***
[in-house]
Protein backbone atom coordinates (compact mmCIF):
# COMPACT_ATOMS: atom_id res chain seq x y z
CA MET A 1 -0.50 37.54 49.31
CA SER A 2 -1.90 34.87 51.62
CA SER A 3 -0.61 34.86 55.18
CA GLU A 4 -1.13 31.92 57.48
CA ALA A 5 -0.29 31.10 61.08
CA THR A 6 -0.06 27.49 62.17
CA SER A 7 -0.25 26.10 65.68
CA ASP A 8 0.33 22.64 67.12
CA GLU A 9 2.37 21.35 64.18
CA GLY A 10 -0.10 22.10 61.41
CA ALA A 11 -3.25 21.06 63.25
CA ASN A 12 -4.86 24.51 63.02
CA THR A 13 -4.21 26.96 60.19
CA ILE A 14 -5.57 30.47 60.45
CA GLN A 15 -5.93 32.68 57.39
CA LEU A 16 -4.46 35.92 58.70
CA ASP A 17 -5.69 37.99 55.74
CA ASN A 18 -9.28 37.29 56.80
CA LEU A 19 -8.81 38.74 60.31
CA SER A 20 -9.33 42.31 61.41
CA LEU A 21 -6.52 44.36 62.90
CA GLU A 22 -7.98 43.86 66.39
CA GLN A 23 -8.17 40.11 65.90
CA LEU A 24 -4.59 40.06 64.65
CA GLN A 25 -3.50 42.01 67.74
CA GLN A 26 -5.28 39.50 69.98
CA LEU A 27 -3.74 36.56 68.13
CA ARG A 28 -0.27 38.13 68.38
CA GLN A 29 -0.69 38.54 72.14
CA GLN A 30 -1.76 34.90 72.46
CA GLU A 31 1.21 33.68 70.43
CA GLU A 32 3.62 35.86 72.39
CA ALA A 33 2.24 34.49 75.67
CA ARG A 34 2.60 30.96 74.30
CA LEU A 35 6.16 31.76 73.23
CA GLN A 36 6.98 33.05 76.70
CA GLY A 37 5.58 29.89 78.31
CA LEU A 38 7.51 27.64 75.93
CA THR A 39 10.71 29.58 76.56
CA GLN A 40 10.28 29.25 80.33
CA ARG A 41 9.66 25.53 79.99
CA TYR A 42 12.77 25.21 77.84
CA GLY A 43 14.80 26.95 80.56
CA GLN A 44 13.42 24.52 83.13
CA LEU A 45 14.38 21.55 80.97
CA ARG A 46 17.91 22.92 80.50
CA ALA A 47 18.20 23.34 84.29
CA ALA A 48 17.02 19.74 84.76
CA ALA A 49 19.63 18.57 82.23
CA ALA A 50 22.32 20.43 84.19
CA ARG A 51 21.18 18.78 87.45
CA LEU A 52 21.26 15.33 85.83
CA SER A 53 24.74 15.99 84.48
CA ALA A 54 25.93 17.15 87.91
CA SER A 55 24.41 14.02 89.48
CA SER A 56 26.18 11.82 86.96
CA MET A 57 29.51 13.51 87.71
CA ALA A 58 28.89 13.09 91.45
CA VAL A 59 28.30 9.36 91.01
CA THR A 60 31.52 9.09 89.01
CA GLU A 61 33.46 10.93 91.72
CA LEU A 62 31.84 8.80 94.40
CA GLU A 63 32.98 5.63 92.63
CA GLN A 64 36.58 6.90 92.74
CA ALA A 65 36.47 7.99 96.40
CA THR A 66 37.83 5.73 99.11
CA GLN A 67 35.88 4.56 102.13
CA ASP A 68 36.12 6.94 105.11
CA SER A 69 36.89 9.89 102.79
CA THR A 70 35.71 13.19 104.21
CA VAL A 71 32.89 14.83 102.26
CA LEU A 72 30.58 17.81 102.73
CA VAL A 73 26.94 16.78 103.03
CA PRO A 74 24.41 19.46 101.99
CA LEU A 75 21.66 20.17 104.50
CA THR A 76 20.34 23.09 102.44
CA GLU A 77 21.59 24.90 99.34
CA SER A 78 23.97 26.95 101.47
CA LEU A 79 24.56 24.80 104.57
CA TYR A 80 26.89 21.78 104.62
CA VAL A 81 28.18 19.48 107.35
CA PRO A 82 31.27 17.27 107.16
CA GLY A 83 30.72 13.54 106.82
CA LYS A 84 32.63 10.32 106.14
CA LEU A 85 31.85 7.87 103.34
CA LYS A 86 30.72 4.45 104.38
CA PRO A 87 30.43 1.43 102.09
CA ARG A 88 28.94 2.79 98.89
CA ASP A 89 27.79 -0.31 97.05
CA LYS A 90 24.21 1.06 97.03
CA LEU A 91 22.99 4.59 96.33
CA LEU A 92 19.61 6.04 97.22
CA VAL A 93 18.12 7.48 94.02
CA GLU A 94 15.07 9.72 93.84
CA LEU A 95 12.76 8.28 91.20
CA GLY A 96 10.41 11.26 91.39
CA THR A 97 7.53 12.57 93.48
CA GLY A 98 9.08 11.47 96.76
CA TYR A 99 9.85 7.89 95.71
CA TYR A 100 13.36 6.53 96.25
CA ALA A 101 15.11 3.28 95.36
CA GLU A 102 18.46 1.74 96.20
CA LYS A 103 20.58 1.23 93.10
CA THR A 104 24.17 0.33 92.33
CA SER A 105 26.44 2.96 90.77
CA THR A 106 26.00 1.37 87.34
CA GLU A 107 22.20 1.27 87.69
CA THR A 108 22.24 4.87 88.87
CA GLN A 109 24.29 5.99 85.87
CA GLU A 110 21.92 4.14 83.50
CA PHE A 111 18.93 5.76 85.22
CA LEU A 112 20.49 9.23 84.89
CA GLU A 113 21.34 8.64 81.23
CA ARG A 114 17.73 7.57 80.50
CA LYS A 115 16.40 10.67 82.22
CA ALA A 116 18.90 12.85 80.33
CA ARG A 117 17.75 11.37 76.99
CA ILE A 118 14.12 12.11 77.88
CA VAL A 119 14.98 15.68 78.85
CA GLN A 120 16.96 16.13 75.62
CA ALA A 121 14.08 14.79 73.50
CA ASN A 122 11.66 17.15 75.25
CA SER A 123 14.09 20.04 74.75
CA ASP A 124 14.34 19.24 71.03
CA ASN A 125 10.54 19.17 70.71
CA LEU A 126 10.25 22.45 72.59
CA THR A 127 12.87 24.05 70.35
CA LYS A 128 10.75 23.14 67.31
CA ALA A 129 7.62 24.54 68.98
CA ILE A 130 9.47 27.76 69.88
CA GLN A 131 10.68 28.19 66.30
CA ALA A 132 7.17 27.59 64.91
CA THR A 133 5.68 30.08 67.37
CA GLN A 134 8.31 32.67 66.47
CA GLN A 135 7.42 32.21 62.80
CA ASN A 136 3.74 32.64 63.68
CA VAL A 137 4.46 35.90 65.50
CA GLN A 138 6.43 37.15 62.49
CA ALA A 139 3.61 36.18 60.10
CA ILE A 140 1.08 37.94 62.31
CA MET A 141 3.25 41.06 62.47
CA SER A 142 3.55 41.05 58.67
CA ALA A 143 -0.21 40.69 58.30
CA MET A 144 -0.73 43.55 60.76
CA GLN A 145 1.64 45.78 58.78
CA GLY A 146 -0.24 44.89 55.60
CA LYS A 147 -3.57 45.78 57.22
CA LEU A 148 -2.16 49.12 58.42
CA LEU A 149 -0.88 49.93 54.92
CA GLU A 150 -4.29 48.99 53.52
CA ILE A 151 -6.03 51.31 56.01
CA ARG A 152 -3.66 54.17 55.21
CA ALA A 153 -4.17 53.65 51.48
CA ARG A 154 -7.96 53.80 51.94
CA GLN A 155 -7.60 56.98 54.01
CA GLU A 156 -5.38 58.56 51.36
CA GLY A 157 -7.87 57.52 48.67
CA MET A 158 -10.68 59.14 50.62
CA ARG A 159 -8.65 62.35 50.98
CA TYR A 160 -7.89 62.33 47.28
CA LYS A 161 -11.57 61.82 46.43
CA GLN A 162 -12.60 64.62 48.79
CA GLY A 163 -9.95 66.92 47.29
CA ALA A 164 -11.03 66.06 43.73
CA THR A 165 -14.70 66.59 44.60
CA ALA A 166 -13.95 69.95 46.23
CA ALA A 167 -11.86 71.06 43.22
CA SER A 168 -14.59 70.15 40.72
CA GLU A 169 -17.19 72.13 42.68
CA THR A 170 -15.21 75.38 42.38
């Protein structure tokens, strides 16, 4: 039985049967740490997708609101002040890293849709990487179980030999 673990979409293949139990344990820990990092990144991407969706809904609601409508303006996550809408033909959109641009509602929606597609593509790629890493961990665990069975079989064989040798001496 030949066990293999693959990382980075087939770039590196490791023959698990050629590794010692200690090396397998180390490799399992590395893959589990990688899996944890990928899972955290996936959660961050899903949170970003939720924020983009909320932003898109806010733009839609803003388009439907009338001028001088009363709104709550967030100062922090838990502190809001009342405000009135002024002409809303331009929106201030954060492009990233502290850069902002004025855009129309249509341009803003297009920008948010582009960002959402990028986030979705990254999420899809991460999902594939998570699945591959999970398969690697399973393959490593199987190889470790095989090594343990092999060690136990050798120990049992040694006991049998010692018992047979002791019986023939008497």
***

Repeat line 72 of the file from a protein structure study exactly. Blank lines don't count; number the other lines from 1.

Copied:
CA SER A 69 36.89 9.89 102.79